Yes, you read that right: I’m gearing up for summer. You might wonder why, since there is a fresh blanket of snow covering everything every couple of days. That’s because that blanket melts pretty fast and the smell of spring remains in the air.
And I refuse to believe that summer is that far away.
A Window Opens: A Novel, by Elisabeth Egan
From the beloved books editor at Glamour magazine comes a heartfelt and painfully funny debut about what happens when a wife and mother of three leaps at the chance to fulfill her professional destiny—only to learn every opportunity comes at a price.
In A Window Opens, Elisabeth Egan brings us Alice Pearse, a compulsively honest, longing-to-have-it-all, sandwich generation heroine for our social-media-obsessed, lean in (or opt out) age. Like her fictional forebears Kate Reddy and Bridget Jones, Alice plays many roles (which she never refers to as “wearing many hats” and wishes you wouldn’t, either). She is a mostly-happily married mother of three, an attentive daughter, an ambivalent dog-owner, a part-time editor, a loyal neighbor, and a Zen commuter. She is not: a cook, a craftswoman, a decorator, an active PTA member, a natural caretaker, or the breadwinner. But when her husband makes a radical career change, Alice is ready to lean in—and she knows exactly how lucky she is to land a job at Scroll, a hip young start-up which promises to be the future of reading, with its chain of chic literary lounges and dedication to beloved classics. The Holy Grail of working mothers—an intellectually satisfying job and a happy personal life—seems suddenly within reach.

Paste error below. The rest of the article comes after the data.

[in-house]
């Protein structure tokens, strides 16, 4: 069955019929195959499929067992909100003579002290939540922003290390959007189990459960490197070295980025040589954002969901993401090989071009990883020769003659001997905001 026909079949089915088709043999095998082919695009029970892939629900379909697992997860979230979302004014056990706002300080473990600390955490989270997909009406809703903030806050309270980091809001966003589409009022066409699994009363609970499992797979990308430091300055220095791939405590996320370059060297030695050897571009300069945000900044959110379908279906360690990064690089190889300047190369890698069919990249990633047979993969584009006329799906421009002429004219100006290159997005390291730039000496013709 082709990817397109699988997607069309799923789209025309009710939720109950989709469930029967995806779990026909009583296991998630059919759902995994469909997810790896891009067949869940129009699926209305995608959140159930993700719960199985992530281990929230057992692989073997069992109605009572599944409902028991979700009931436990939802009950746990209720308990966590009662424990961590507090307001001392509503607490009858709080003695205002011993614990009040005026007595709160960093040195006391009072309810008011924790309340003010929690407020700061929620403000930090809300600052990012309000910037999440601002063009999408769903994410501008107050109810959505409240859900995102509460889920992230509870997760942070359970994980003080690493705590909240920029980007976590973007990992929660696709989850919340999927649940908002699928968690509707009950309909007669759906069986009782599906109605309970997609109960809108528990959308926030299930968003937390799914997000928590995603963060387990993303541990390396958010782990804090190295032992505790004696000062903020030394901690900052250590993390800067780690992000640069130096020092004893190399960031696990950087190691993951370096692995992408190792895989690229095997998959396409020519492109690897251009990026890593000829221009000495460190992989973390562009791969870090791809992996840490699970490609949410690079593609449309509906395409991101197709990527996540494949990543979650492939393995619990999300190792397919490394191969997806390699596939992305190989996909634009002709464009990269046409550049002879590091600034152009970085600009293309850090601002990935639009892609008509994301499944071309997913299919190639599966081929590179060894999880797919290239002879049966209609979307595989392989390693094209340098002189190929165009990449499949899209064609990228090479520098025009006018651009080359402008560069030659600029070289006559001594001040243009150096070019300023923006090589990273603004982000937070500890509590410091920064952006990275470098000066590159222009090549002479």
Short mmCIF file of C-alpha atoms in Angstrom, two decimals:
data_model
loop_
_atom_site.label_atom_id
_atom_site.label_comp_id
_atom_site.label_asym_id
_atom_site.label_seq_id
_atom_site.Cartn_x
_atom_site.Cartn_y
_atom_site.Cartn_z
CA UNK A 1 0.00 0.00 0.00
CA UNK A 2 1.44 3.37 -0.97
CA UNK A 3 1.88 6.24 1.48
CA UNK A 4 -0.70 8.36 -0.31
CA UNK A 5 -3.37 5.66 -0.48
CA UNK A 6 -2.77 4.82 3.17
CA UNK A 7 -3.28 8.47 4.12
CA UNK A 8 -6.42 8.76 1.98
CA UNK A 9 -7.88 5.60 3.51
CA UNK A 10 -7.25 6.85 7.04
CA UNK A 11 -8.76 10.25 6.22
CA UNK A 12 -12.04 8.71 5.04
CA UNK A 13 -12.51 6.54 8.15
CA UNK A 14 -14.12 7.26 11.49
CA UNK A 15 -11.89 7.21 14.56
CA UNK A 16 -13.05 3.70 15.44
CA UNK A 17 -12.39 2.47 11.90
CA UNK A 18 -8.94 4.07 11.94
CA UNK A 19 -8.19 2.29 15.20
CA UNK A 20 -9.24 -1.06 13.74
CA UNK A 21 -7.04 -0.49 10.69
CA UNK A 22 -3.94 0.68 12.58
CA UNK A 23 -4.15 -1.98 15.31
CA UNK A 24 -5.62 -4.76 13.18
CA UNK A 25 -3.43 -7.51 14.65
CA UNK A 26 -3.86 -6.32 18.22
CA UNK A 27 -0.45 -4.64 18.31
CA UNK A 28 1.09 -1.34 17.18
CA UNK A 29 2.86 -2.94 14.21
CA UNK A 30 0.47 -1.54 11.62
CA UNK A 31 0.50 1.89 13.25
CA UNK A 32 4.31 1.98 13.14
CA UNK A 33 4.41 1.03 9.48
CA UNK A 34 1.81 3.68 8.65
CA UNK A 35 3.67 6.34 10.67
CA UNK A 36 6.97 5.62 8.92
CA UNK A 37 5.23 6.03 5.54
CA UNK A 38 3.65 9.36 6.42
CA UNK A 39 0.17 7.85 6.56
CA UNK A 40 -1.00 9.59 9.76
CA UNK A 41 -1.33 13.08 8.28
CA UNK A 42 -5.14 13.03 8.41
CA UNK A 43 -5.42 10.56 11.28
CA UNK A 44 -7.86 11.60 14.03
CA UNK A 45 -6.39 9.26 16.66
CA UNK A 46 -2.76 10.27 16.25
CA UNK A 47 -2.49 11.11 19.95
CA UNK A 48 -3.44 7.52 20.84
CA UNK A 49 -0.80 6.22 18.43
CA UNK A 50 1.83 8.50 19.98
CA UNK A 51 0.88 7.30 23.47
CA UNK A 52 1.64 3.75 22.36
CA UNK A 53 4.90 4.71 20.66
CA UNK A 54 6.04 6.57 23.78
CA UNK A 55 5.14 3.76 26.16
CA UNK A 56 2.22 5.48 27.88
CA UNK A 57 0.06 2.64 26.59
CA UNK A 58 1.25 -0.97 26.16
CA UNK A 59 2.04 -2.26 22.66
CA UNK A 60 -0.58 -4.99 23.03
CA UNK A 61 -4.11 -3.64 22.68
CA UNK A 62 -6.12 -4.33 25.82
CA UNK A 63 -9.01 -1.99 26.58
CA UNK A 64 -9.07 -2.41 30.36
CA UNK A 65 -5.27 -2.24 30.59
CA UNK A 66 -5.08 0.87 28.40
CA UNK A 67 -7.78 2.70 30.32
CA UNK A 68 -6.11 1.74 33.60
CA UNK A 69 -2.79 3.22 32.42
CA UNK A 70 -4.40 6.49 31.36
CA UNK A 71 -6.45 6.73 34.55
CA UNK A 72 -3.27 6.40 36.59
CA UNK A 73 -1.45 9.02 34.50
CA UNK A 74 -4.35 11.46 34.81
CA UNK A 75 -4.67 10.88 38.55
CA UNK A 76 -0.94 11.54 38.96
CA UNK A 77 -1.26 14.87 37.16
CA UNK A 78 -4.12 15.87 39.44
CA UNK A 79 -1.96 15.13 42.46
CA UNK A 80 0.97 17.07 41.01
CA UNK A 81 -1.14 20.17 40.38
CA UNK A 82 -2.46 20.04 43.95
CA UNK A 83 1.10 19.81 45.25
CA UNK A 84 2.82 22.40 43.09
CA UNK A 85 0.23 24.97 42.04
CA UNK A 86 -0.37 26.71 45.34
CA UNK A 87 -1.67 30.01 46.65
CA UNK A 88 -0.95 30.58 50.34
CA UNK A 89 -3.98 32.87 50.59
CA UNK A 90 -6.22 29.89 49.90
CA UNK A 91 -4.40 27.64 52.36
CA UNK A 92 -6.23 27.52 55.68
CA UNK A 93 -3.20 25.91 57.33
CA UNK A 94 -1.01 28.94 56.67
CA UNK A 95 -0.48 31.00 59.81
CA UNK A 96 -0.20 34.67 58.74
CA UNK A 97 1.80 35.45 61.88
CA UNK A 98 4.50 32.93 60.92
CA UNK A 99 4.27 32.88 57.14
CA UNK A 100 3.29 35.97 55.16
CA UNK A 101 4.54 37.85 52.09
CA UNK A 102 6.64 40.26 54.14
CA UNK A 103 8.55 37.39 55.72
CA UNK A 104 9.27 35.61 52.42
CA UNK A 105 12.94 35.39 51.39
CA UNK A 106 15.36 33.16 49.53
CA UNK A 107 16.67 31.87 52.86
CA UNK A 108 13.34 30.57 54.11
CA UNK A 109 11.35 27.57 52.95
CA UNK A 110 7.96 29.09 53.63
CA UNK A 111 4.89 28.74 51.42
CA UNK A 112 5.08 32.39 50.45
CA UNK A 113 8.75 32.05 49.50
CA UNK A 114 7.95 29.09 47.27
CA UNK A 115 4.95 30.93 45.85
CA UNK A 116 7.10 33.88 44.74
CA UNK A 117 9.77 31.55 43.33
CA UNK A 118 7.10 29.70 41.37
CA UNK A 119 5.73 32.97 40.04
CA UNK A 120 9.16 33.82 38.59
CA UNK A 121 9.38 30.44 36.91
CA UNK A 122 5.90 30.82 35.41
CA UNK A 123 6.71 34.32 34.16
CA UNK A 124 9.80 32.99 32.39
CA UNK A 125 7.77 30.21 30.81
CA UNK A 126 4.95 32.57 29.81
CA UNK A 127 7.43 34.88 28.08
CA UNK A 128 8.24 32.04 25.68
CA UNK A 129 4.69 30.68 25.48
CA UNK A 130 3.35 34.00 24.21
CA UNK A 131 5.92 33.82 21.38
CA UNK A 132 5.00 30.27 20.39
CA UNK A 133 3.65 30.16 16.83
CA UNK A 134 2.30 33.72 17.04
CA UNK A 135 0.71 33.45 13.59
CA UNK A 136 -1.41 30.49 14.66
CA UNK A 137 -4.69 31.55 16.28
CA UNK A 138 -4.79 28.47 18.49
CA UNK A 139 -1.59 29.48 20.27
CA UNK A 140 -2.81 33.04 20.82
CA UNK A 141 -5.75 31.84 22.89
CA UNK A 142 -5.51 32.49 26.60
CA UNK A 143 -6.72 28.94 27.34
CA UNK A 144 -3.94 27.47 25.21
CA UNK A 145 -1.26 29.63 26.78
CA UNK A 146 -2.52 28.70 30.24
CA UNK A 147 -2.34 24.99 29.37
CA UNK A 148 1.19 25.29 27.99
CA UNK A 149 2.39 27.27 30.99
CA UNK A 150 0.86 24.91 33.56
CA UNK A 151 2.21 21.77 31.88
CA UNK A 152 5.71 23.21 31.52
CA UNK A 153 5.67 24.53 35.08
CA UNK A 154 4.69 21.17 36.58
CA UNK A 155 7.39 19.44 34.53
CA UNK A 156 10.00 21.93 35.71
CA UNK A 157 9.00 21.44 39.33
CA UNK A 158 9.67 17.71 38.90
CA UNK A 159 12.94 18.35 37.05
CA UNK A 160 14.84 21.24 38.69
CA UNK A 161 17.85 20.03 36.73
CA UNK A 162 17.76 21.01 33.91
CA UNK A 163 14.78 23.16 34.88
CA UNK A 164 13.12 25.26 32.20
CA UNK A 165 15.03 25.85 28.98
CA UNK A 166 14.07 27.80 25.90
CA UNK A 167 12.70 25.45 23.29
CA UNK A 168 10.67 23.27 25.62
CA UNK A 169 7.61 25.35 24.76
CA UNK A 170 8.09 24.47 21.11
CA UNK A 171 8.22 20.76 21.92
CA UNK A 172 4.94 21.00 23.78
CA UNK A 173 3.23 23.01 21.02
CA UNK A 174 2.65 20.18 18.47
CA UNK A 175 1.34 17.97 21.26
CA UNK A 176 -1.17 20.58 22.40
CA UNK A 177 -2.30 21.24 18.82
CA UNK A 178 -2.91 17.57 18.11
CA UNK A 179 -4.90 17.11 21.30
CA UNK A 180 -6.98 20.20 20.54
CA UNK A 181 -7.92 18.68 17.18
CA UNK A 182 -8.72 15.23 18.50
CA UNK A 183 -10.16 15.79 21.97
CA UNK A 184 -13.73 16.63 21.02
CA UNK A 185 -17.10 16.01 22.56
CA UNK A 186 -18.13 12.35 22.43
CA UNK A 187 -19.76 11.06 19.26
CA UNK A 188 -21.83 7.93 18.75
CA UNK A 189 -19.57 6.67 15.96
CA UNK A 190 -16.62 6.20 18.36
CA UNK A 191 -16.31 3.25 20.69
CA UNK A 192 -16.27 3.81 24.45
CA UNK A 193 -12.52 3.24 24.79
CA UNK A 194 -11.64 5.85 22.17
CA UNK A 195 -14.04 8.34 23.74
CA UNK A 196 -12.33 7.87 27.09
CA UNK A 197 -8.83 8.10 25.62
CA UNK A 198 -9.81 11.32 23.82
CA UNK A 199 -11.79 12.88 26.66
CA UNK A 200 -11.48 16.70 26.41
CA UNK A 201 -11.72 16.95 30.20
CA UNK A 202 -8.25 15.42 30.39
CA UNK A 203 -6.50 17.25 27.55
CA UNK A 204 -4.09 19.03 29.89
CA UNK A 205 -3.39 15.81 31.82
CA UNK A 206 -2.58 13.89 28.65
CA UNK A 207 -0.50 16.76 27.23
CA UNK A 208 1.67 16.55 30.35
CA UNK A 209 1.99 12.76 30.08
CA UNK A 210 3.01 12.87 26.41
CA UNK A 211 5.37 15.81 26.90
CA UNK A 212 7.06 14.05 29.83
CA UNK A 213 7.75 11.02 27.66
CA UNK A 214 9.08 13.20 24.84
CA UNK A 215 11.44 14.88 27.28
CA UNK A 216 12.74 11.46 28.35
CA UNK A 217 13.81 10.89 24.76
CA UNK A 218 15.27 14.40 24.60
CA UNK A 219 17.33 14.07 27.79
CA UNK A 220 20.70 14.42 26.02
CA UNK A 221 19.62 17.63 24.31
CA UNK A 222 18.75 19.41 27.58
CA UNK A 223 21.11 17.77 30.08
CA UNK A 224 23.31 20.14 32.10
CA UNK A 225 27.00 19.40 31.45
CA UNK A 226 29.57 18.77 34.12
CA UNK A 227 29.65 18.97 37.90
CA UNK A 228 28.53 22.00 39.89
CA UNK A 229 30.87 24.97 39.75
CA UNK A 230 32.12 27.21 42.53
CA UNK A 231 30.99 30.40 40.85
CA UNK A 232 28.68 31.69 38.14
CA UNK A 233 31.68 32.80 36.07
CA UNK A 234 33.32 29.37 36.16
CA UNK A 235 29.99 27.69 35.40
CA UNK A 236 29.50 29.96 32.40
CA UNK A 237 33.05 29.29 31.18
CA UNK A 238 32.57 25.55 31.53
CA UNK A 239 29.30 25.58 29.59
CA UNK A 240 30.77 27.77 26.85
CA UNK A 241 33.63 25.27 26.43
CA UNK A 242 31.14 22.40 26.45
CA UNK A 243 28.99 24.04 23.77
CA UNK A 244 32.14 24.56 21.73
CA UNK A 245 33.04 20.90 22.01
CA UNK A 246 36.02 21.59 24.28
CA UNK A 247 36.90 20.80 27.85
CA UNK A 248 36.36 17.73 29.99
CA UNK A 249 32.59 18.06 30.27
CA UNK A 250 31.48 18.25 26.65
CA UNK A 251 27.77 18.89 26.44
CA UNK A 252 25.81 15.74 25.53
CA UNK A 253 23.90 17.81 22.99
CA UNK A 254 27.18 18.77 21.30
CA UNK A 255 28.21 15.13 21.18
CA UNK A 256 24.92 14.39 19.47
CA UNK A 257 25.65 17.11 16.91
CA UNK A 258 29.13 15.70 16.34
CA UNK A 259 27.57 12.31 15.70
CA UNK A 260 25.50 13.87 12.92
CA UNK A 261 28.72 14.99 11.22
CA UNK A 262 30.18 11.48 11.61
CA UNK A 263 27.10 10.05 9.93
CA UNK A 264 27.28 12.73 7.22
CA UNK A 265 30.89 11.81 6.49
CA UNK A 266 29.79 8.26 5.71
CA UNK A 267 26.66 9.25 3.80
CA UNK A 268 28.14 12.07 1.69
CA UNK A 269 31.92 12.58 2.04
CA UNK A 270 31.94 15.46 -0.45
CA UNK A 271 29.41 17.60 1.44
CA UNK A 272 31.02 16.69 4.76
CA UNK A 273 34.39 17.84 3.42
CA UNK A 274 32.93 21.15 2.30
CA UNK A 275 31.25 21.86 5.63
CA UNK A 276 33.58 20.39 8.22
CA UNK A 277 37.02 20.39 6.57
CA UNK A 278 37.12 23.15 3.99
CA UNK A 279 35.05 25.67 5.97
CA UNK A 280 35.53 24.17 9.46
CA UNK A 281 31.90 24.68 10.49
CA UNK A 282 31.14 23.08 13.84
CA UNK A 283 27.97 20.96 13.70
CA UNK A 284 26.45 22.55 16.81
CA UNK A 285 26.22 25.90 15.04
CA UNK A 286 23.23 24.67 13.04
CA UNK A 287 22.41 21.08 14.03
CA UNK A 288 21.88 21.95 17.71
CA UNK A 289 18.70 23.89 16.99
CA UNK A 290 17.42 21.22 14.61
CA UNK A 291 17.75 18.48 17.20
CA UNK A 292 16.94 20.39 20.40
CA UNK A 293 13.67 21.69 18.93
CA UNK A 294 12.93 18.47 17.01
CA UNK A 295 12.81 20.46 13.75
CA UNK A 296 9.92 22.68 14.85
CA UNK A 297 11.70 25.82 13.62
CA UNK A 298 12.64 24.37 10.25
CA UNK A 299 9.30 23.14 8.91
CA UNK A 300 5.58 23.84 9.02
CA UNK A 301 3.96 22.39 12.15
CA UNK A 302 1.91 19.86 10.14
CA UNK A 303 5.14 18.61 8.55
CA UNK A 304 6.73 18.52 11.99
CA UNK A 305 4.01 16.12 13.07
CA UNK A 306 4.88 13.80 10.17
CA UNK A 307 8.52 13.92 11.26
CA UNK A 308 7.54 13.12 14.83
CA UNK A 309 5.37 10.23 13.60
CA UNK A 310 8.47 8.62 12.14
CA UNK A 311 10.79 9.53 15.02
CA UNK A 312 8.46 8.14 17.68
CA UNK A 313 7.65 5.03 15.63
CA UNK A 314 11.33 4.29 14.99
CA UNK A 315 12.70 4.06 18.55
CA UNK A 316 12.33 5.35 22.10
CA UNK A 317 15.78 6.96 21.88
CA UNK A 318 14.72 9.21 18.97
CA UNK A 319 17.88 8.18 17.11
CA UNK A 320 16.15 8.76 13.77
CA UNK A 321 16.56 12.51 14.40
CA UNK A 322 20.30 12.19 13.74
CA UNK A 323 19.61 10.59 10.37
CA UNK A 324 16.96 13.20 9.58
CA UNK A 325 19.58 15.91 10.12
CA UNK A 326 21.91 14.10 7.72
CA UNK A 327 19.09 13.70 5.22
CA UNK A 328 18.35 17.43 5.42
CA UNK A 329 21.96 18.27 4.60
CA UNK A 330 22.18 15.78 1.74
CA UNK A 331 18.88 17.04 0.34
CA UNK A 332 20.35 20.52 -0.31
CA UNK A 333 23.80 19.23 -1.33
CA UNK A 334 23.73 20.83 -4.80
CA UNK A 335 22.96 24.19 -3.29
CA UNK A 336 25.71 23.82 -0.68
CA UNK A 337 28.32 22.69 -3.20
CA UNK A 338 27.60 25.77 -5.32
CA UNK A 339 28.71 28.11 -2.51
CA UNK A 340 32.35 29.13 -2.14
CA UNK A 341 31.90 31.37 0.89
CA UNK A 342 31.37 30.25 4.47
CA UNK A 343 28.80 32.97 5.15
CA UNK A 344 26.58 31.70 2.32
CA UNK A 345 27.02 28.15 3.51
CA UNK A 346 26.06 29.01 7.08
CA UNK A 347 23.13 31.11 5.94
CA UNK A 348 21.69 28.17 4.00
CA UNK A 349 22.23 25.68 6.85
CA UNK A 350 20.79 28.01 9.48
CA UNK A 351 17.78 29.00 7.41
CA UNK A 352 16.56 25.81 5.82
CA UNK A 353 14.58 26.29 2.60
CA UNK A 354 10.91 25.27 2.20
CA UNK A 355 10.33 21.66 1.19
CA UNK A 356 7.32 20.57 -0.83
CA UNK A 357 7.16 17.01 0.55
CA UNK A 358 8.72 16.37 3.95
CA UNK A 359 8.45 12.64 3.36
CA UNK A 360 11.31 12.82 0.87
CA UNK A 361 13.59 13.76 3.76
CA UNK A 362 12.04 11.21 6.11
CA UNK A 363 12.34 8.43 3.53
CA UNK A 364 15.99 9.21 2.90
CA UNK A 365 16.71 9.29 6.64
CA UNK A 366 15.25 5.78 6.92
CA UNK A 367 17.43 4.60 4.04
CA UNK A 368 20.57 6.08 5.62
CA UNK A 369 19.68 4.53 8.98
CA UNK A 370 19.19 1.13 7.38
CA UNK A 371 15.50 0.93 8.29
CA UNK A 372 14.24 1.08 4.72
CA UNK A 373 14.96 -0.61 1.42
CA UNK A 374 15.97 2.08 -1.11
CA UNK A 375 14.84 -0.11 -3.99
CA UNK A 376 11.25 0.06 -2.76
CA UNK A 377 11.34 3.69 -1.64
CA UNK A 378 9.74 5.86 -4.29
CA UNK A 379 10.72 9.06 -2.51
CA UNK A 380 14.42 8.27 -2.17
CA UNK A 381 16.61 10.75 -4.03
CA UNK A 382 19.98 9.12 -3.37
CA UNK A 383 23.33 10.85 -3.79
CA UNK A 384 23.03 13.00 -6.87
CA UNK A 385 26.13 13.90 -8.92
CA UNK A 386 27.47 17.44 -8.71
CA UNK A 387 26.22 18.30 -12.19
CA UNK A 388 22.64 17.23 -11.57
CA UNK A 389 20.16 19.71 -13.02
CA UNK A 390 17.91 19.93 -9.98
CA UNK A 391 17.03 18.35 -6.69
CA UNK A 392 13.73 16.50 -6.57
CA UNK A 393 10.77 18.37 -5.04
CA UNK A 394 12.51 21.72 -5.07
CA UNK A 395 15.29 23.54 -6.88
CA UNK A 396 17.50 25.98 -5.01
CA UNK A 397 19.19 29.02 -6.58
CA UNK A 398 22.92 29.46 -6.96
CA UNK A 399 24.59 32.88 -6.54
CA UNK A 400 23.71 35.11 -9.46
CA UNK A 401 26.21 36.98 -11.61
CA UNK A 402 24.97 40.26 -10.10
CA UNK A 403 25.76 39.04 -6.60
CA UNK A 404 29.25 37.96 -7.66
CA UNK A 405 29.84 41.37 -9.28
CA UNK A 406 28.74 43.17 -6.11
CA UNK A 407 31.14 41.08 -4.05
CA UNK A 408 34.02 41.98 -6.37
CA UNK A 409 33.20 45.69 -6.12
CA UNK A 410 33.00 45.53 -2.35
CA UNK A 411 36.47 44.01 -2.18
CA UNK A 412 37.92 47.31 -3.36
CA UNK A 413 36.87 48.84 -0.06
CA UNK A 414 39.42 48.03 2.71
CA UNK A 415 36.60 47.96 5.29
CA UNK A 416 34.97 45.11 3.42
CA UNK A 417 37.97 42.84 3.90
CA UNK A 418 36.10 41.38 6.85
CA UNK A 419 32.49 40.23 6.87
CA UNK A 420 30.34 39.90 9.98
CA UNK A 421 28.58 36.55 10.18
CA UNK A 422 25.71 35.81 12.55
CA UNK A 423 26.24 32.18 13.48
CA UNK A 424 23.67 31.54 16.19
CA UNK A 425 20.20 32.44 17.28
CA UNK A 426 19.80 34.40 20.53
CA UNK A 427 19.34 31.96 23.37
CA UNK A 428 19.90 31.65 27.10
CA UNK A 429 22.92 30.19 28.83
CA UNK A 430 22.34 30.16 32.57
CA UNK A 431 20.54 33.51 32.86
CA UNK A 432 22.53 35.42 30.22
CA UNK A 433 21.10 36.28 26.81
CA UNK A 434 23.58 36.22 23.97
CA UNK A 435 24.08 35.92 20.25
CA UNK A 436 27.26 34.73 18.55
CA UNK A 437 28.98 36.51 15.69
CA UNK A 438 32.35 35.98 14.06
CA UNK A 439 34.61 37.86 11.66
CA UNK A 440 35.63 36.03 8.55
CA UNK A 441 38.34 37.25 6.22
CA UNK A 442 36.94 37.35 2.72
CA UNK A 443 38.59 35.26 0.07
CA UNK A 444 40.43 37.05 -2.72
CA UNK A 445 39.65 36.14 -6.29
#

Despite the disapproval of her best friend, who owns the local bookstore, Alice is proud of her new “balancing act” (which is more like a three-ring circus) until her dad gets sick, her marriage flounders, her babysitter gets fed up, her kids start to grow up, and her work takes an unexpected turn. Fans of I Don’t Know How She Does It, Where’d You Go Bernadette, and The Storied Life of A.J. Fikry will cheer as Alice realizes the question is not whether it’s possible to have it all, but what does she—Alice Pearse—really want?
A simple, straightforward read written in an engaging voice, Alice is a protagonist readers will root for. After all, we are living in a world where we are expected to have it all, but even as we struggle with our own balancing act, lost sometimes in a confusing haze, other people’s problems seem crystal clear to us; shedding light on their struggles helps us with our own. Perhaps that is the most powerful aspect of this book, along with its ability to make readers laugh, smile, wince, and cheer as Alice figures things out in a way hopefully we will be able to as well.
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The Friends We Keep, by Susan Mallery
In this insightful and compelling story from book club favorite Susan Mallery, three close friends test the boundaries of how much a woman can give before she has nothing left.
After five years as a stay-at-home mom, Gabby Schaefer can’t wait to return to work. Oh, to use the bathroom in peace! No twins clamoring at the door, no husband barging in, no stepdaughter throwing a tantrum. But when her plans are derailed by some shocking news and her husband’s crushing expectations, Gabby must fight for the right to have a life of her own.